My original design was to have the method return a callback closure that does the cleanup. I dumped this for two reasons:

  • dangerous: no way to ensure that the cleanup would actually be called
  • less useful: couldn't opt to piggyback on an existing scope

With this design, I could do any number of more "natural" scope controls:

  • Confine the token to a lexical scope, cleanup happens when scope terminates. (no real benefit here, could have done this with local())
  • Stash the token in another object's instance data. This essentially binds the scope to that object's, sort of a "piggyback scope". Probably could do this with the MockObject, though I'd have to change the code above to weaken() the $return_object reference otherwise the closure will have a circular reference.
  • Explicity release the token

So I feel like I've got something that might have some useful application, but I also imagine that it's a dead end someone else has already found. I'm interested in any feedback.

Friday July 07, 2006
02:57 PM

Perl 6 and parrot outsider observations @YAPC::NA

(This is adapted from something I posted on my Shopzilla wiki about YAPC::NA.)

At YAPC::NA this year, I heard lots of things about Perl 6 and Parrot, and spoke with many people directly involved with the subject. There seems to be very little consensus about the real state of affairs. These are paraphrased comments from people (individual and composite) who are actually involved in these projects (not just blowhards like myself.)
  • Parrot VM is broken, and probably won't be fixed any time soon.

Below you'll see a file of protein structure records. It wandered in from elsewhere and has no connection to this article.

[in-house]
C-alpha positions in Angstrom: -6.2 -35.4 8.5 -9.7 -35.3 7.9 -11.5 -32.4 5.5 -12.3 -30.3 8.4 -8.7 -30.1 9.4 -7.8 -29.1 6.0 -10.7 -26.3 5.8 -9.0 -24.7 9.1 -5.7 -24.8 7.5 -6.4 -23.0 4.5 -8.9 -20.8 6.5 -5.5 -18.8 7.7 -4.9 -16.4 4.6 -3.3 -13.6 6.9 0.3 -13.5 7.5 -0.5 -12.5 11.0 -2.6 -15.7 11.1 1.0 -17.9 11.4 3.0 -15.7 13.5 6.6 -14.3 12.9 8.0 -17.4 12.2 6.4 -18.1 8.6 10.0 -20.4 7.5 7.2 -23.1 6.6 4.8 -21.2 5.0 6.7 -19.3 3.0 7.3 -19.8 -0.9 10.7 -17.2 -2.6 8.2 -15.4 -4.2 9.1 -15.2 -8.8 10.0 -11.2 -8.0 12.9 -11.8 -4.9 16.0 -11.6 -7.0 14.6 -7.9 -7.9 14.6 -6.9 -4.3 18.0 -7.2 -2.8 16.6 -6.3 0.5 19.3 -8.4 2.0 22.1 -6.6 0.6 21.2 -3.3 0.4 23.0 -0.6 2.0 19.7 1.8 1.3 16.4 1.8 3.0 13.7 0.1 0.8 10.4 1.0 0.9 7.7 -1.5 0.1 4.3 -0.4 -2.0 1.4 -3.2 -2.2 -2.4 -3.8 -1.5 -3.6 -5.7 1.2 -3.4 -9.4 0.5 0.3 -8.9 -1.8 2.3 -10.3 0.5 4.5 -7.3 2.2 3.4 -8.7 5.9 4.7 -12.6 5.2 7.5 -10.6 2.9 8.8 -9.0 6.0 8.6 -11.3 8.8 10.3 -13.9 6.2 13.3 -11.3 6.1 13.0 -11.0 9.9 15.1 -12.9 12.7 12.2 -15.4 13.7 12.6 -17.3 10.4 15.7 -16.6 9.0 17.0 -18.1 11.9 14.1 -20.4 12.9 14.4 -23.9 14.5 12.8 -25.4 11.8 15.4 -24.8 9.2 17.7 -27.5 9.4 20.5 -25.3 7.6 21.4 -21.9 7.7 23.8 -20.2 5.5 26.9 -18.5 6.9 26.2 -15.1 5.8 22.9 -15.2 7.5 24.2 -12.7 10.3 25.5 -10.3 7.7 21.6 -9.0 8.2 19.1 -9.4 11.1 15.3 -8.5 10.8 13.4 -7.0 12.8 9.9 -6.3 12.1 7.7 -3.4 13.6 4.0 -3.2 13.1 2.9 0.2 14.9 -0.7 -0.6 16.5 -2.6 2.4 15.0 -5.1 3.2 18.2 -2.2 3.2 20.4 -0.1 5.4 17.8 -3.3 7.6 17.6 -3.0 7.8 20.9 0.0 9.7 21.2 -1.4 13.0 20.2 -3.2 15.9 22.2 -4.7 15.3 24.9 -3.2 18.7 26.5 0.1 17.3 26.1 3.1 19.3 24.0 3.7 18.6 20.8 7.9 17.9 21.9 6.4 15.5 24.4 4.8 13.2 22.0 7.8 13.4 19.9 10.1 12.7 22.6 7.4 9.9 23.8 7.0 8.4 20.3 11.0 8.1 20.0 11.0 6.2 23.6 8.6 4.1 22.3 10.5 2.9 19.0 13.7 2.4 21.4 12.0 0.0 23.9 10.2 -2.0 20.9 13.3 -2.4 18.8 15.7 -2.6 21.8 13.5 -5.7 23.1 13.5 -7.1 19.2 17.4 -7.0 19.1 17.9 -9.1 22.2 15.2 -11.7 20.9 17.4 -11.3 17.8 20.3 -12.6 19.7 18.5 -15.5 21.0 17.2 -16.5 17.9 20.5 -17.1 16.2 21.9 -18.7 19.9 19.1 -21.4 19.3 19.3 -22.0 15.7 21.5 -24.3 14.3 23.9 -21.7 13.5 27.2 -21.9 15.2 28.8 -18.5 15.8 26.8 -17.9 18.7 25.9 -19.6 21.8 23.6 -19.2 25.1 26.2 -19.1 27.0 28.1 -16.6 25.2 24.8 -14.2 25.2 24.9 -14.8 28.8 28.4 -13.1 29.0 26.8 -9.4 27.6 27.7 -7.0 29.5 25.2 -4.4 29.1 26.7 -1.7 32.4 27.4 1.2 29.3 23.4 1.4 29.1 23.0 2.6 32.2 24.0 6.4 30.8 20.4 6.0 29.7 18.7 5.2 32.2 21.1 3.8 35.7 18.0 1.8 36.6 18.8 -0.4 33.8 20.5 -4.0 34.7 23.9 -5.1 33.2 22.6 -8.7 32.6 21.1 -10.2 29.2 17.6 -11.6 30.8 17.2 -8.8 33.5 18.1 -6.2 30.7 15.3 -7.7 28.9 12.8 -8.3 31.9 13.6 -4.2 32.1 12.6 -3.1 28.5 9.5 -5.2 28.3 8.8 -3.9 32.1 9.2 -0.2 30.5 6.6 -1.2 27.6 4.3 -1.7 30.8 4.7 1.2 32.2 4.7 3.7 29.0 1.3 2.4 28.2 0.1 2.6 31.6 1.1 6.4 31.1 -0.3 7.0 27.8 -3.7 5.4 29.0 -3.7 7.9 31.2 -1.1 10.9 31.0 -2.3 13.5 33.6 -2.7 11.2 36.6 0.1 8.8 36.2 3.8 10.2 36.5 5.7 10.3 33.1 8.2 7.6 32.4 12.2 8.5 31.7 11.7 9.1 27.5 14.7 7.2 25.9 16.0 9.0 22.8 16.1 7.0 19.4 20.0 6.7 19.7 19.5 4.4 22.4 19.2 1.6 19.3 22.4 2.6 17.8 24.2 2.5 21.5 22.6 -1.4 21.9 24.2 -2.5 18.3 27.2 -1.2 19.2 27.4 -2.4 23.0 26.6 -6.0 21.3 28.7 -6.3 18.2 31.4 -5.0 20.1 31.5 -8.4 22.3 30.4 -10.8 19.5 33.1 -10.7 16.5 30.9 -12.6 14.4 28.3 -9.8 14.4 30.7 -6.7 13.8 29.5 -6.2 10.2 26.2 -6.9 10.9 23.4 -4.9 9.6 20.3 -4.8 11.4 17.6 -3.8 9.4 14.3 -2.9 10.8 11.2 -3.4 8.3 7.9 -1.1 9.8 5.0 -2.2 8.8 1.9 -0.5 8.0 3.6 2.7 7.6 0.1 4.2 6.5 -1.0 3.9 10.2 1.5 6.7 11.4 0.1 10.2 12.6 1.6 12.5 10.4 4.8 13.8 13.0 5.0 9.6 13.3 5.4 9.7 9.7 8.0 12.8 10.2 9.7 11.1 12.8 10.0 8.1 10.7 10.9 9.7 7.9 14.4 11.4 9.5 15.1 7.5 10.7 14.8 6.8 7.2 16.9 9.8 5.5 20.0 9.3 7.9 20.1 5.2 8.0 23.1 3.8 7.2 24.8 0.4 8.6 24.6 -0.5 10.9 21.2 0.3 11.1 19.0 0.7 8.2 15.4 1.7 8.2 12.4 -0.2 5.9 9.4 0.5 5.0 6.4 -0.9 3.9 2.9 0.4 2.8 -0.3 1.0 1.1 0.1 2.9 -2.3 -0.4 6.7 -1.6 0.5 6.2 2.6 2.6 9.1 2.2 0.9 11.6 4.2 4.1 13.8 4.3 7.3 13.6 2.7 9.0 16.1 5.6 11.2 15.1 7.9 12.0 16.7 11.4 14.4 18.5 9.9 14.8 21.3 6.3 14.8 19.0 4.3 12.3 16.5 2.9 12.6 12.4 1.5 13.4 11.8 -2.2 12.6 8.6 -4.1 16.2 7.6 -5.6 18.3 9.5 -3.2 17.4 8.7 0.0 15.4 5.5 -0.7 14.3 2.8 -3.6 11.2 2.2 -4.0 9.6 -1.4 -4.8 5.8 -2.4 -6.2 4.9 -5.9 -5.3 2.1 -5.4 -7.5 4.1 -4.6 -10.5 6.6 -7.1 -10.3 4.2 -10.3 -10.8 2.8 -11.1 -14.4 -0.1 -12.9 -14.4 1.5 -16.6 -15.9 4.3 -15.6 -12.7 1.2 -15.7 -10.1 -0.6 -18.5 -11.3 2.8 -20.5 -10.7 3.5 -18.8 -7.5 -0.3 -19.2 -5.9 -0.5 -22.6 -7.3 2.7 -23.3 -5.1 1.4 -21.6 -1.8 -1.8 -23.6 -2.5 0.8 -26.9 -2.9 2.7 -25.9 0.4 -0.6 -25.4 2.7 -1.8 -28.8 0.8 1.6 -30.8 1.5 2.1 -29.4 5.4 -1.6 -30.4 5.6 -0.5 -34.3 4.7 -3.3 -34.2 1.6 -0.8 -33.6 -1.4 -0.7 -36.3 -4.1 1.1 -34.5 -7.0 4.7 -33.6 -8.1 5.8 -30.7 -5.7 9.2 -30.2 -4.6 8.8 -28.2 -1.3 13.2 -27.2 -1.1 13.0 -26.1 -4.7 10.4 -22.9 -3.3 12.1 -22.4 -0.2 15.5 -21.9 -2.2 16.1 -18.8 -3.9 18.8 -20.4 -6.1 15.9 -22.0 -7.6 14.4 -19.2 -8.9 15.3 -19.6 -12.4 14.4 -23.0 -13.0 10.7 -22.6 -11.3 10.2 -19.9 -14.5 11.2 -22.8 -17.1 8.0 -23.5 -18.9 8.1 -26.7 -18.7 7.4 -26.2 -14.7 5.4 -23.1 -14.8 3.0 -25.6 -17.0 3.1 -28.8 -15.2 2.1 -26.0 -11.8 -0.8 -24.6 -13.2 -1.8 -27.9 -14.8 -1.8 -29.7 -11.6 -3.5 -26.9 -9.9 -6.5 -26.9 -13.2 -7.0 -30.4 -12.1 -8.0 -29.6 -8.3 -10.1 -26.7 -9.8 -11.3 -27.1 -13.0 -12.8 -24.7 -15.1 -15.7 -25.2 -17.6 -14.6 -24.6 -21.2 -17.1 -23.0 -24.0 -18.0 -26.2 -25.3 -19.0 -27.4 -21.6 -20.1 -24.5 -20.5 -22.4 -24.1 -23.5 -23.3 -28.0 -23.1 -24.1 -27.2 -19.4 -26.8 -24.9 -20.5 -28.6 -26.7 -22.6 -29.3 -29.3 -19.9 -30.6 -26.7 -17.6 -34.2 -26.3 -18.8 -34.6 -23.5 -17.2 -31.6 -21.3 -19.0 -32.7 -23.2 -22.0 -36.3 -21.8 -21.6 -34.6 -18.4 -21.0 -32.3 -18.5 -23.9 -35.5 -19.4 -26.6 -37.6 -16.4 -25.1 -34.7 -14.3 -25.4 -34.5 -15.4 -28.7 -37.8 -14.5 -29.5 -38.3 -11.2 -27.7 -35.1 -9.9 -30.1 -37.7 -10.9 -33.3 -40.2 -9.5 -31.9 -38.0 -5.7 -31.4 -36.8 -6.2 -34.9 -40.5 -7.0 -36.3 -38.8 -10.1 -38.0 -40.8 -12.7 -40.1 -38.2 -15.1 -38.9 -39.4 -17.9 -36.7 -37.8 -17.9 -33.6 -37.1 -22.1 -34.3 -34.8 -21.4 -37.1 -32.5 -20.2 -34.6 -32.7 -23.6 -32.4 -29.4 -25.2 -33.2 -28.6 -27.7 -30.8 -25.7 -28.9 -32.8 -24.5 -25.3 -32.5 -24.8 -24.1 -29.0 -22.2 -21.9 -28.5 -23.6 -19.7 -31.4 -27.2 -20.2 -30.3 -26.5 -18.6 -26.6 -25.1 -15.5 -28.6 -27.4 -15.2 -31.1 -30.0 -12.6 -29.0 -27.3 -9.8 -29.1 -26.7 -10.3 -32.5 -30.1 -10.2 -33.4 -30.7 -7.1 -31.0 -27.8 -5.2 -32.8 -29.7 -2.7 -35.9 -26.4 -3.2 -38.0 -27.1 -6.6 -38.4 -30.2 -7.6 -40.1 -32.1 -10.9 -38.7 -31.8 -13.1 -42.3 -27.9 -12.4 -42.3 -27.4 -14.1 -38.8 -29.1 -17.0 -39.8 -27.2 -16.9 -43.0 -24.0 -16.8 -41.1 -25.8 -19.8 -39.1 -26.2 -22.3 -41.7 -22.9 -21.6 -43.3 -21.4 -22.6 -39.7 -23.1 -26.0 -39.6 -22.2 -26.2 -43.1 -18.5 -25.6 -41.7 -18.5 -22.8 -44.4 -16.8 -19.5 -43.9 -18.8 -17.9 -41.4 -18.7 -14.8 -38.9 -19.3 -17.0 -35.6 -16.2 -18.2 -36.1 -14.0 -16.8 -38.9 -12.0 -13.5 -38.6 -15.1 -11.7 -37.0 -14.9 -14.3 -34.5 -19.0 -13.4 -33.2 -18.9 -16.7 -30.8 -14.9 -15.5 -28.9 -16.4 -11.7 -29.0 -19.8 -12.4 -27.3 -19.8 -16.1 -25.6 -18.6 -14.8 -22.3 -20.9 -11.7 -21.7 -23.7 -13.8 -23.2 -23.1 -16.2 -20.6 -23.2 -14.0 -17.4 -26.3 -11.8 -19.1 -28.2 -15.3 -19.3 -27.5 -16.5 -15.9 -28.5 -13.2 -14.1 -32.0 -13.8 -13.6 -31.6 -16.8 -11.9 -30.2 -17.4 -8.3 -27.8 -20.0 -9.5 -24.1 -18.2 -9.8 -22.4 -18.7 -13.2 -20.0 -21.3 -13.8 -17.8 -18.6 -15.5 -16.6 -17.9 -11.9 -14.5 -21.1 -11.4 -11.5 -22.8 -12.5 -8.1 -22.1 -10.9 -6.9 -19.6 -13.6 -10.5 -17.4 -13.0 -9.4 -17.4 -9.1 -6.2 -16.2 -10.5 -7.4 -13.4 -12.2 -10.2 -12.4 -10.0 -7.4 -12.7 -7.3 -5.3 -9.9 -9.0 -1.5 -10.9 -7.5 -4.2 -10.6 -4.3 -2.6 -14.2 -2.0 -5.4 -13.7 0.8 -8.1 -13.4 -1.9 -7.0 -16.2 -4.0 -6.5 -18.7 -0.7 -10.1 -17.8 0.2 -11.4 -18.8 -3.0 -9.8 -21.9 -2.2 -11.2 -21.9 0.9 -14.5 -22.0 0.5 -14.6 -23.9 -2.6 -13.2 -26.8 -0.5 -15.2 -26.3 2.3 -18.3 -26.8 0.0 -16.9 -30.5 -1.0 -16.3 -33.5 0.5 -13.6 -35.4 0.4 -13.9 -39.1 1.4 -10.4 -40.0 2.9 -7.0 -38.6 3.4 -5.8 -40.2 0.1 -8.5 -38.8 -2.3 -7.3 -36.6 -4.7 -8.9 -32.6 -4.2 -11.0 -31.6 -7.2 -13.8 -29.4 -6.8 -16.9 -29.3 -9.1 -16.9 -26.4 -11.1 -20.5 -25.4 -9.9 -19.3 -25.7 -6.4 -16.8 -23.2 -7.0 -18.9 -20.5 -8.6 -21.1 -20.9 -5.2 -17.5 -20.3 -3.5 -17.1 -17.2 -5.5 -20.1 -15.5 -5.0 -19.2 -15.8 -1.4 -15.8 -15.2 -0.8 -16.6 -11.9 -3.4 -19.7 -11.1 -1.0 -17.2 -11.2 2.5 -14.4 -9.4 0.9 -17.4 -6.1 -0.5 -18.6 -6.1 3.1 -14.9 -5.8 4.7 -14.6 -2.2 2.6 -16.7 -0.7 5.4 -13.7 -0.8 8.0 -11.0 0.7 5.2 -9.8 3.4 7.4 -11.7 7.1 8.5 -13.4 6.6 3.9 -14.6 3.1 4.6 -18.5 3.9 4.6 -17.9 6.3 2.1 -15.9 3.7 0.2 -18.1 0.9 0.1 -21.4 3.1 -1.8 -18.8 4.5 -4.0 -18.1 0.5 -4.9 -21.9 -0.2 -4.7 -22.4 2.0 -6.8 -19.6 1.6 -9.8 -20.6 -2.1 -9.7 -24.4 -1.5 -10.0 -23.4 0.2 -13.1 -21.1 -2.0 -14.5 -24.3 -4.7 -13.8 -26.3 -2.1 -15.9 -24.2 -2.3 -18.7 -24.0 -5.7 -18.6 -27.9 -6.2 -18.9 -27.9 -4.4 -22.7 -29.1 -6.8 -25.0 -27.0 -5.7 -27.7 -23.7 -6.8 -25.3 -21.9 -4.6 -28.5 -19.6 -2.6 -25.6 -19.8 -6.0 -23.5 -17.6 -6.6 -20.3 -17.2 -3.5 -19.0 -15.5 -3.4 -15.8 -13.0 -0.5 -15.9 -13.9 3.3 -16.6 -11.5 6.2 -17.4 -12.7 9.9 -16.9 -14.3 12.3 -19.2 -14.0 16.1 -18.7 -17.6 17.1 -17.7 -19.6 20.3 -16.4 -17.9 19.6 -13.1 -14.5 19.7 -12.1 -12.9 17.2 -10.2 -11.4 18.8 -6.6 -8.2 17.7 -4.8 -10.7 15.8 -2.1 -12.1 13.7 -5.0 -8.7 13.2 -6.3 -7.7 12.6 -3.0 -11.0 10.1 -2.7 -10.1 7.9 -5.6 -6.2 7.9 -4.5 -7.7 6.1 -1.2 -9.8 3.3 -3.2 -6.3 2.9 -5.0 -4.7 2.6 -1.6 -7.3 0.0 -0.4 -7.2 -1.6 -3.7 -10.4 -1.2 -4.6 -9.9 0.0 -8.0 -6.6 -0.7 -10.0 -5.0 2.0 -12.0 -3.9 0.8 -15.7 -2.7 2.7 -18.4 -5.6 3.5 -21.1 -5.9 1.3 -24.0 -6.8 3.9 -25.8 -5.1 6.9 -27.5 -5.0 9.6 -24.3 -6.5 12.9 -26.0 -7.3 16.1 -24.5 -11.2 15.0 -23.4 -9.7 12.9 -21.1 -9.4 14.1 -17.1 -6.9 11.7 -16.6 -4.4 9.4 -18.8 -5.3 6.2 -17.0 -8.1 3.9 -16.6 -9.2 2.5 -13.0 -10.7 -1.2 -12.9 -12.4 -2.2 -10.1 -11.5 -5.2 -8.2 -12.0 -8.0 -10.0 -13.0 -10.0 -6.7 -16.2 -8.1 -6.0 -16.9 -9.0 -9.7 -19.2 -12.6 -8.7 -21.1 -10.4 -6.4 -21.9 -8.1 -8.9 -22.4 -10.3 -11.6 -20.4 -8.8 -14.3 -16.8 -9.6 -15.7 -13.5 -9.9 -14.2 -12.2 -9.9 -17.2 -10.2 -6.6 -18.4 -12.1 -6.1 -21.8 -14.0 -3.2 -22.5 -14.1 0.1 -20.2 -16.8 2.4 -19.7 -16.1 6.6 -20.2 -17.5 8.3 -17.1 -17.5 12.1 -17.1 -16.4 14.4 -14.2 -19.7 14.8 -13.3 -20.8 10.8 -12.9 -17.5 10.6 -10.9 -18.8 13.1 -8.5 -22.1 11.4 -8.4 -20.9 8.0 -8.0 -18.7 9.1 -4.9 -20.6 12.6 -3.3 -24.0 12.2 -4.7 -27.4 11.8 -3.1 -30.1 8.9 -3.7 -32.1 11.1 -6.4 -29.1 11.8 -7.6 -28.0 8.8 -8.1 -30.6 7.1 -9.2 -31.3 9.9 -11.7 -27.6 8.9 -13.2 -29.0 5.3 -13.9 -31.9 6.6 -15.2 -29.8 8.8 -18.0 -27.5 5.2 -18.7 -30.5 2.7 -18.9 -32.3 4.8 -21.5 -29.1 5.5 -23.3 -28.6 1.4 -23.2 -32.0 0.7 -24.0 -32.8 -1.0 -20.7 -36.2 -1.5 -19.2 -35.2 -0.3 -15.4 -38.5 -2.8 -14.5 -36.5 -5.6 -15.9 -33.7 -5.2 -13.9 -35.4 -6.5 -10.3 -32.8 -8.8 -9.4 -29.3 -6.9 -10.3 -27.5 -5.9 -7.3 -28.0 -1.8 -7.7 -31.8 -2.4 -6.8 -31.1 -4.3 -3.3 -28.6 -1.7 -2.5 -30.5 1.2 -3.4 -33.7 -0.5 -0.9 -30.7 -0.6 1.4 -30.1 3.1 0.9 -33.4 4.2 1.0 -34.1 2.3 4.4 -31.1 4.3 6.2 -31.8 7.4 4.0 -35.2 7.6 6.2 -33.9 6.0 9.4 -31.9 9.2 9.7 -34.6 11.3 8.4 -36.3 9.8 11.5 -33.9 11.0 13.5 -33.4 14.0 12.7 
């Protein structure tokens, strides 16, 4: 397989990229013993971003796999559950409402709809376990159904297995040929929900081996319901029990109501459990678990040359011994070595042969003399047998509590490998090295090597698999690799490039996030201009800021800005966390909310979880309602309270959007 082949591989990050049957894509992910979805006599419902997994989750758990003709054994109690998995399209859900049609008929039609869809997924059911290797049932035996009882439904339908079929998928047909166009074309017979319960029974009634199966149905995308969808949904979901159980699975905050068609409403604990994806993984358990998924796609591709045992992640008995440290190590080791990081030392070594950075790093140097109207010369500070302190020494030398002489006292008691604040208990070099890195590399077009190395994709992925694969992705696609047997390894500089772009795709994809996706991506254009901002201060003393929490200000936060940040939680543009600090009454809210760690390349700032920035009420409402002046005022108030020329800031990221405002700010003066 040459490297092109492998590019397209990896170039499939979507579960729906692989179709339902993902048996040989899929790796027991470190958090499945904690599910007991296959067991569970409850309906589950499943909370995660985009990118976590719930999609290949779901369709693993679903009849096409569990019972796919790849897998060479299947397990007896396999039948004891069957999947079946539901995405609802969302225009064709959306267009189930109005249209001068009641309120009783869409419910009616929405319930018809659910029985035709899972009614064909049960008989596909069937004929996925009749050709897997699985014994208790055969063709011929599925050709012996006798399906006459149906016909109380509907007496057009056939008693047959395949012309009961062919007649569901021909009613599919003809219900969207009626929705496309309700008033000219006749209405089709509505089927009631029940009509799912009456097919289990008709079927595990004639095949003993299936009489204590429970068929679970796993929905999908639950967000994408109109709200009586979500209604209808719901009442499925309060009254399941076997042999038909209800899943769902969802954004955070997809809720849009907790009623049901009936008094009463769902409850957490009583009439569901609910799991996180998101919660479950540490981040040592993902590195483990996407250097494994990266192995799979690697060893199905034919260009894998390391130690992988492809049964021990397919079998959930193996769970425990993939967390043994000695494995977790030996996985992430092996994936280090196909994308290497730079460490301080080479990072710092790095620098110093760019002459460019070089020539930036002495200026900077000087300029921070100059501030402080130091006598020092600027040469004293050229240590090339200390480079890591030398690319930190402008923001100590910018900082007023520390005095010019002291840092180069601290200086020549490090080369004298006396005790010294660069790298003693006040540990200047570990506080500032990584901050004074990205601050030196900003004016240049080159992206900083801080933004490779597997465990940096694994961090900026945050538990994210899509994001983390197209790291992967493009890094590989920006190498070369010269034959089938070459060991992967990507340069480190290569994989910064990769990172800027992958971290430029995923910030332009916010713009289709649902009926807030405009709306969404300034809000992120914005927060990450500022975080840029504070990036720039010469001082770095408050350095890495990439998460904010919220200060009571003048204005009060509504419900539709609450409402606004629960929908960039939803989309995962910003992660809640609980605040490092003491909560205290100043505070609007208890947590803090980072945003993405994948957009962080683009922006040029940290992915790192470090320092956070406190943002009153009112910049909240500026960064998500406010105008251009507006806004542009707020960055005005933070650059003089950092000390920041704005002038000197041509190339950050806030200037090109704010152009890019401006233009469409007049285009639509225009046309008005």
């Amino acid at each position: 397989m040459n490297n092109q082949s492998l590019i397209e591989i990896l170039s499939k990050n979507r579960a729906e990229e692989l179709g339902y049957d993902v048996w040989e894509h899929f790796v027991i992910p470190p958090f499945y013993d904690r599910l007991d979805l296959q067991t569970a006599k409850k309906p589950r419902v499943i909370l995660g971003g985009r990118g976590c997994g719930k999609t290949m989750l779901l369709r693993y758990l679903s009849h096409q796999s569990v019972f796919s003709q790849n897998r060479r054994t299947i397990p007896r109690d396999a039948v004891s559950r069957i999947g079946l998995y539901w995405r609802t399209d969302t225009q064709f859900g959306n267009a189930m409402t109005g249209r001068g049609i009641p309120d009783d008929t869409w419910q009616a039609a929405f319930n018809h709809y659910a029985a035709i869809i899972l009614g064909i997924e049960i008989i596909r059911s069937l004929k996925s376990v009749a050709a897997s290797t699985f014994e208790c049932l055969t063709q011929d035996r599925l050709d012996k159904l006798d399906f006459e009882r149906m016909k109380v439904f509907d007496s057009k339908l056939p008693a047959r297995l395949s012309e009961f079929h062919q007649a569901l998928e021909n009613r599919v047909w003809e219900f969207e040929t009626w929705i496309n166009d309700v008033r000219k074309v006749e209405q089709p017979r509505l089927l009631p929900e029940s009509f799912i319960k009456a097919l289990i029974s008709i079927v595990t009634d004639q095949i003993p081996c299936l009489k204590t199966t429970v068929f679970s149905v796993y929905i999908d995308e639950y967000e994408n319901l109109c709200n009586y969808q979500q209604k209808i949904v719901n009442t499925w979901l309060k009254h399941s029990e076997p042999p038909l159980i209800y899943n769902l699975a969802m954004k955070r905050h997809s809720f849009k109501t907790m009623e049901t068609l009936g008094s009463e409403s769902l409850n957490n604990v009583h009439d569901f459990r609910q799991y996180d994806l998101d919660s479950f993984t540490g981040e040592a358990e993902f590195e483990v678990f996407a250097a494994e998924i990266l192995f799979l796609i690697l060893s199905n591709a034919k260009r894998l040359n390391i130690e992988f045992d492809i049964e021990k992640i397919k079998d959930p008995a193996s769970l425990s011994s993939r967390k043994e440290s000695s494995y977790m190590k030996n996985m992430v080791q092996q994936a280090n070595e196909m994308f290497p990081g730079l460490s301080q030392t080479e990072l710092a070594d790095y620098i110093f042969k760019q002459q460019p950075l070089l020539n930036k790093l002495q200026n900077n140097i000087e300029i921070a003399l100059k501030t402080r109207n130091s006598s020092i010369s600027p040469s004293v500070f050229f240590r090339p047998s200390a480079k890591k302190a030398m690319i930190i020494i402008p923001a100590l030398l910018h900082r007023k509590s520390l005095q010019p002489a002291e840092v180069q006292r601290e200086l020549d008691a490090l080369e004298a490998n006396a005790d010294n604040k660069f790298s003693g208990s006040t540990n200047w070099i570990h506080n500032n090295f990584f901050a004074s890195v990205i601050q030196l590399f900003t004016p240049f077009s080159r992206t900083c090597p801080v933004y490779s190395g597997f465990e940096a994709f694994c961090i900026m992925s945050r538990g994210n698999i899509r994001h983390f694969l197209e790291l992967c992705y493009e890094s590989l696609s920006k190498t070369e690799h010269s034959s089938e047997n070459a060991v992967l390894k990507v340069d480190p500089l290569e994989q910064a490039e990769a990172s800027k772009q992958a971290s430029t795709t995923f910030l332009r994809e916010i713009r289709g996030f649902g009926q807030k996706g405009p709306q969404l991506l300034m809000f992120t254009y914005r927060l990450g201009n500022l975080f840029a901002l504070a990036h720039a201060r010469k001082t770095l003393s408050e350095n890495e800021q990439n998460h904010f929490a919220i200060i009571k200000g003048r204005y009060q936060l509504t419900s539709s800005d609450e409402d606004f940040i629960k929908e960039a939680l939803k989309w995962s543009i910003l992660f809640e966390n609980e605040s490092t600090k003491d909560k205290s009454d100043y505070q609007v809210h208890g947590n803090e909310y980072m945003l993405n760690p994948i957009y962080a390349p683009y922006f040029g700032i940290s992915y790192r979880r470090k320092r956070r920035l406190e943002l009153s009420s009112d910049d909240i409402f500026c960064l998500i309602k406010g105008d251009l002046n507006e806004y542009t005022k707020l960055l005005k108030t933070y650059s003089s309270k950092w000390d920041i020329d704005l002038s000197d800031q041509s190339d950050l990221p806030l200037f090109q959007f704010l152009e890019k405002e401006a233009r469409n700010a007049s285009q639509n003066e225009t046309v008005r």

• Parrot may hold back perl 6
    • perl 6 might just take off without Parrot, somehow
  • Perl 6 is coming along nicely
    • Radically better than perl 5
    • integrates all the goodness from perl 5, Ruby, etc.
    • Perl 6 should render Ruby and JavaScript 2 irrelevant
  • Perl 6 now!
    • Of course, Pugs is running a version of Perl 6 now
    • Perl 6 is running in Perl 5 now! (or, the Audrey/Ingy öne-twö punch)
    • Audrey Tang and others have perl 6 semantics running on perl 5 using source filtering
    • Ingy döt Net (along with Audrey) has given us Module::Compile which will cause perl to do the source-filtering business only once, and "compile" it into post-filtered perl5, which will be saved (cached) and re-run each time (until you want to edit the real source.) Using this in combination with perl 6 source filtering mojo, you can write perl 6 into perl 5 with minimal deployment/execution penalty.
    • Other pieces of perl6 have been implemented directly into perl5 (search for perl6 on CPAN to see some of the goodies.)
  • Perl 6 is vaporware
    • All of this work has taken too long and hasn't produced anything remotely resembling production code.
    • (my blowhard comment) Perl 6 syntax and semantics reinforce complaints perl critics levy against perl (namely, TIMTOWTDI and expressiveness make for less readable language.) See Periodic Table of Operators for reference.
    • Perl 6 won't really be a good convincing case until it's "too late" (which can mean any of a number of possible perl_doomsday scenarios.)